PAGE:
By Rachel HeffingtonMary took the earthen jug into her work-worn hands and turned it over. She felt the familiar warmth of the sun-soaked clay, the same ridges on the rim that had always been there. She smiled--an expression laced with tears--and marveled that the jug could remain unchanged after...Mary put her hand to her belly as a movement, gentle and soft as the spring's first butterfly, reminded her of all that had changed.
She sighed and ducked through the low door-frame into the hot Israeli afternoon. The cistern in the garden, crowded over with a riot of almond-blossoms from Papa's tree, was where it had all begun. Mary approached the well with hushed footsteps, half-fearing, and almost expecting the angel to be there. She had never been more frightened in all her fifteen years, she recalled. First the blinding, flaming light, then the deep voice speaking in tones far richer than any Abba could coax out of his lyre. Mary had thrown herself to the ground at the first sound of the awesome voice. He told her not to fear, and all at once a deep peace, more encompassing and filling than any she'd ever known flowed through ever fiber in her being.
Then the angel, Gabriel, told her things so wondrous they could not be true, or so it seemed. Mary smiled as she felt the fluttering again. They could not be true, but they were true. She knew that more wholly than ever after the angel had spoken.
It was strange, of course, and Mary felt she must ask the question that crowded her tongue before it asked itself. "How can this be, since I do not know a man?"
The angel's countenance brightened with laughter till it shone, no longer like a flame, but with the joyful light of the year's first snow. Then the angel told her the strangest thing yet: the Holy Spirit would come upon her and overshadow her and, well....this.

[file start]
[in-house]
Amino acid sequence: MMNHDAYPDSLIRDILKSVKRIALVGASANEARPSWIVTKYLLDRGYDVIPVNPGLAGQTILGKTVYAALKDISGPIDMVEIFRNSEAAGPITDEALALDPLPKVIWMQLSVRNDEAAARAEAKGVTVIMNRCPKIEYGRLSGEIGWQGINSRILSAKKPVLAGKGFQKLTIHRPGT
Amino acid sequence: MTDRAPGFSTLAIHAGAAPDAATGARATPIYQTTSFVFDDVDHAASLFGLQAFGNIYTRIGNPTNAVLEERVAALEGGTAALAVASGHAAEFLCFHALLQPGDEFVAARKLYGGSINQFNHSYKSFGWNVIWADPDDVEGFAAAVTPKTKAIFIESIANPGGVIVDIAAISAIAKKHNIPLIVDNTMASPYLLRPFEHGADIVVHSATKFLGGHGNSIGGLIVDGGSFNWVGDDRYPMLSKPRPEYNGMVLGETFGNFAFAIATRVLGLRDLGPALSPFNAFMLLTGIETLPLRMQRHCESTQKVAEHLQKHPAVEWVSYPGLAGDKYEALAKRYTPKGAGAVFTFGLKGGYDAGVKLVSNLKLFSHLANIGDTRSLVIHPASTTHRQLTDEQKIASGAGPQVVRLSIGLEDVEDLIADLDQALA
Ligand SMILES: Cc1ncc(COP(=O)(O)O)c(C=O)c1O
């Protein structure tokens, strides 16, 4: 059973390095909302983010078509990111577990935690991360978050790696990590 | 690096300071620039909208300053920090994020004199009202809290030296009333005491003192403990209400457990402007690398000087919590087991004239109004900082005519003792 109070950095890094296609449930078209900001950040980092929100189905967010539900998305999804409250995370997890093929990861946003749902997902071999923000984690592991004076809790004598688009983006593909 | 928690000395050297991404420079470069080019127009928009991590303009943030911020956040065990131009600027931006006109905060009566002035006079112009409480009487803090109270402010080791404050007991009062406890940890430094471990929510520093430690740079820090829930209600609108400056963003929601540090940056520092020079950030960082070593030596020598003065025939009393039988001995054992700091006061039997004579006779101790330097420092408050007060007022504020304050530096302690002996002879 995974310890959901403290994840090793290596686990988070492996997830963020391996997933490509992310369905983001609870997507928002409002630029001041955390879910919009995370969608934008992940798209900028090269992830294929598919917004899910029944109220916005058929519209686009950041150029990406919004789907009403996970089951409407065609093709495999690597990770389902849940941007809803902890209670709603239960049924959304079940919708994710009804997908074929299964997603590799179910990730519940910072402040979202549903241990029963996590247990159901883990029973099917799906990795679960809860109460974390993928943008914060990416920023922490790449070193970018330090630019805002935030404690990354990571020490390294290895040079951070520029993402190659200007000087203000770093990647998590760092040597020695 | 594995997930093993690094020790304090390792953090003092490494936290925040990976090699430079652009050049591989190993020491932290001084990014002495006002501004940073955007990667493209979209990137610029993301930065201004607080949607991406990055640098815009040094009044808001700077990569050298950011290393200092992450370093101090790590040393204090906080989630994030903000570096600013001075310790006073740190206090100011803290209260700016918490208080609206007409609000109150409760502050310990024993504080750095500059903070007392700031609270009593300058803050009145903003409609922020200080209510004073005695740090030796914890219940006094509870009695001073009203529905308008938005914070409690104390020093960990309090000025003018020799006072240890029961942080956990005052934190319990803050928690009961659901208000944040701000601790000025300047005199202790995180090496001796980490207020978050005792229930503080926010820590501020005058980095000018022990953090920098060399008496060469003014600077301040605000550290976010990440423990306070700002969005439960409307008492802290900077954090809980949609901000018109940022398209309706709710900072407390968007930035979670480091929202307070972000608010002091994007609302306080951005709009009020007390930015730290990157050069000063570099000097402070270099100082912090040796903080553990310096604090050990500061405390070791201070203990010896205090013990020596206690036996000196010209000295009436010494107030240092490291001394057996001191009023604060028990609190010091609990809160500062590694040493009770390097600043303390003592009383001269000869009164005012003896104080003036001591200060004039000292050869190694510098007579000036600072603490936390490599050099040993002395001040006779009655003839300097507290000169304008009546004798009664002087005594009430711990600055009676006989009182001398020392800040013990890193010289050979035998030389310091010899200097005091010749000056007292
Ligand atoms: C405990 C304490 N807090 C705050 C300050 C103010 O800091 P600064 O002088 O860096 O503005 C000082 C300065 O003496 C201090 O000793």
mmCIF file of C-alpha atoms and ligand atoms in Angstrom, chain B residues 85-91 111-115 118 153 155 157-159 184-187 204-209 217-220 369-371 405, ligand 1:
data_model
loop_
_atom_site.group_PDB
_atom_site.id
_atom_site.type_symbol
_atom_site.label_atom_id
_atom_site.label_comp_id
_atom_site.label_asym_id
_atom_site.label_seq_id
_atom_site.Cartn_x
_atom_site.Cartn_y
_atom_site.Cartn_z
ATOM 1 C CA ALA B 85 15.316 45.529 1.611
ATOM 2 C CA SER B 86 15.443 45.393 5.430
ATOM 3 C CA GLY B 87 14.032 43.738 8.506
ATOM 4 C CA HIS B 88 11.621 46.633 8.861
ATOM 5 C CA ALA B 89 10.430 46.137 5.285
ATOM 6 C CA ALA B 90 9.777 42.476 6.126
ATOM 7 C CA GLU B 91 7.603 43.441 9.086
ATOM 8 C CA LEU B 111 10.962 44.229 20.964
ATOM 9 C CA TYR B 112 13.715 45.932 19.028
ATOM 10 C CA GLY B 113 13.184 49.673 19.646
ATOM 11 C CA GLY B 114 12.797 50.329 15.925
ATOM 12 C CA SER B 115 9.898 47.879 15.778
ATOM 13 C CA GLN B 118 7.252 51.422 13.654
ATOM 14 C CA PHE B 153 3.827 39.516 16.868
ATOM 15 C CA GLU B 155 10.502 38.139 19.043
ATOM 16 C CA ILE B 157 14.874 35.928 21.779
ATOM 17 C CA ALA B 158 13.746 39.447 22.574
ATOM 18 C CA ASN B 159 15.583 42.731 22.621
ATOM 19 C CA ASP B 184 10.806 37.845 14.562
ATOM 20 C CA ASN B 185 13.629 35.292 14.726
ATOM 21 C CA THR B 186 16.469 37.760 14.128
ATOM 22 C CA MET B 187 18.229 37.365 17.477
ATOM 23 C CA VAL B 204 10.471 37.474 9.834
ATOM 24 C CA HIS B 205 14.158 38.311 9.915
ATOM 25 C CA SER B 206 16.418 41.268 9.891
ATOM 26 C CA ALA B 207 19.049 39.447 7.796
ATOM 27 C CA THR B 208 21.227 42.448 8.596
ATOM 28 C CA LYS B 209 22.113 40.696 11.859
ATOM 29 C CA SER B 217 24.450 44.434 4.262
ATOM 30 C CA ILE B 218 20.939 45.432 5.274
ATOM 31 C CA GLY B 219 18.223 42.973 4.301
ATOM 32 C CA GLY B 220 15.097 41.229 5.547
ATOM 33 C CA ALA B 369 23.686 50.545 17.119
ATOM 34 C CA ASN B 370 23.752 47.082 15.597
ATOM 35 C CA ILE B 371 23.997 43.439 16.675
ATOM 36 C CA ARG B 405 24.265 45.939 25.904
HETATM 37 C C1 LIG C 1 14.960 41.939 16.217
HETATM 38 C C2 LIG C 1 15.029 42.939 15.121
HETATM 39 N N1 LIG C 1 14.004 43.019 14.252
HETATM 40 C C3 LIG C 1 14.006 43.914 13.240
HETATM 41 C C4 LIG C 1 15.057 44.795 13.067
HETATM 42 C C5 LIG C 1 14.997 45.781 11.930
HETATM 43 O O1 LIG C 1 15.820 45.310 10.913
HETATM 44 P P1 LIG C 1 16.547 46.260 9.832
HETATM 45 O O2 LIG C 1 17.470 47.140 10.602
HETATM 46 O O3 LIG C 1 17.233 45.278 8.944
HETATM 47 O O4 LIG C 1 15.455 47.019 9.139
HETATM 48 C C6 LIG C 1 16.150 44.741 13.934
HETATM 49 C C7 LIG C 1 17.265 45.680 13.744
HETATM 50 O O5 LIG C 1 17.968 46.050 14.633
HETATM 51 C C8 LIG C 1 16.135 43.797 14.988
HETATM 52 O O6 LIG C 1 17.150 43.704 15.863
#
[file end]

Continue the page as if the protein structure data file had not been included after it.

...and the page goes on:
Mary glanced up at the sun and rubbed her belly. "How are you, my King?" she whispered, then giggle as a tiny kick replied.
She filled her earthen jug with haste, spilling a little on the dusty ground, and returned to the house. She must leave early tomorrow morning to visit her cousin, Elizabeth, of whom the angel had also spoken.
Her cousin, pregnant? Elizabeth--with her wealth of iron-grey hair and deep smile lines, her calloused hands and bent back--to have a son? But if she herself, a virgin yet, was with child, who was she to question it? After all, stranger things had--Mary broke off there. She wasn't sure anything stranger had happened. She would stay with Elizabeth till her cousin's time came--three months at least. She would miss Abba and their quiet home, and Joseph. Oh, how she would miss Joseph! He of the warm brown eyes and gentle smile, the big strong hands that could do such delicate carpentry. Joseph of the courageous heart and just nature, who treated her with love and tenderness! How the news of her pregnancy would hurt him!
Mary bowed her head, the folds of her mantle falling forward and her thick, dark hair almost covering her face. She clasped her hands across her heart and rocked.
"Oh Lord," she sobbed, "Let it be unto me as Thou hast said! If I am never to be Joseph's wife I will not cry against Thee! But oh, do not let me despise me for what has come upon me!" Mary lifted her head and dried her years. Abba would be home soon and she knew he would be hungry.
She mixed flour and olive oil in a bowl, and stirred a pot of stew simmering on the fire. Should she tell Abba tonight? No, she would keep this news from her family a short while longer. She must tell Joseph in just the right way. By the time she returned from Elizabeth's house her condition would be too plain to be concealed.
What a day for the Galilean gossips! But God would not forsake her--she knew that. And despite the bewilderment and anxiety, the deep peace flowed again, and Mary smiled, knowing she was indeed blessed among all women.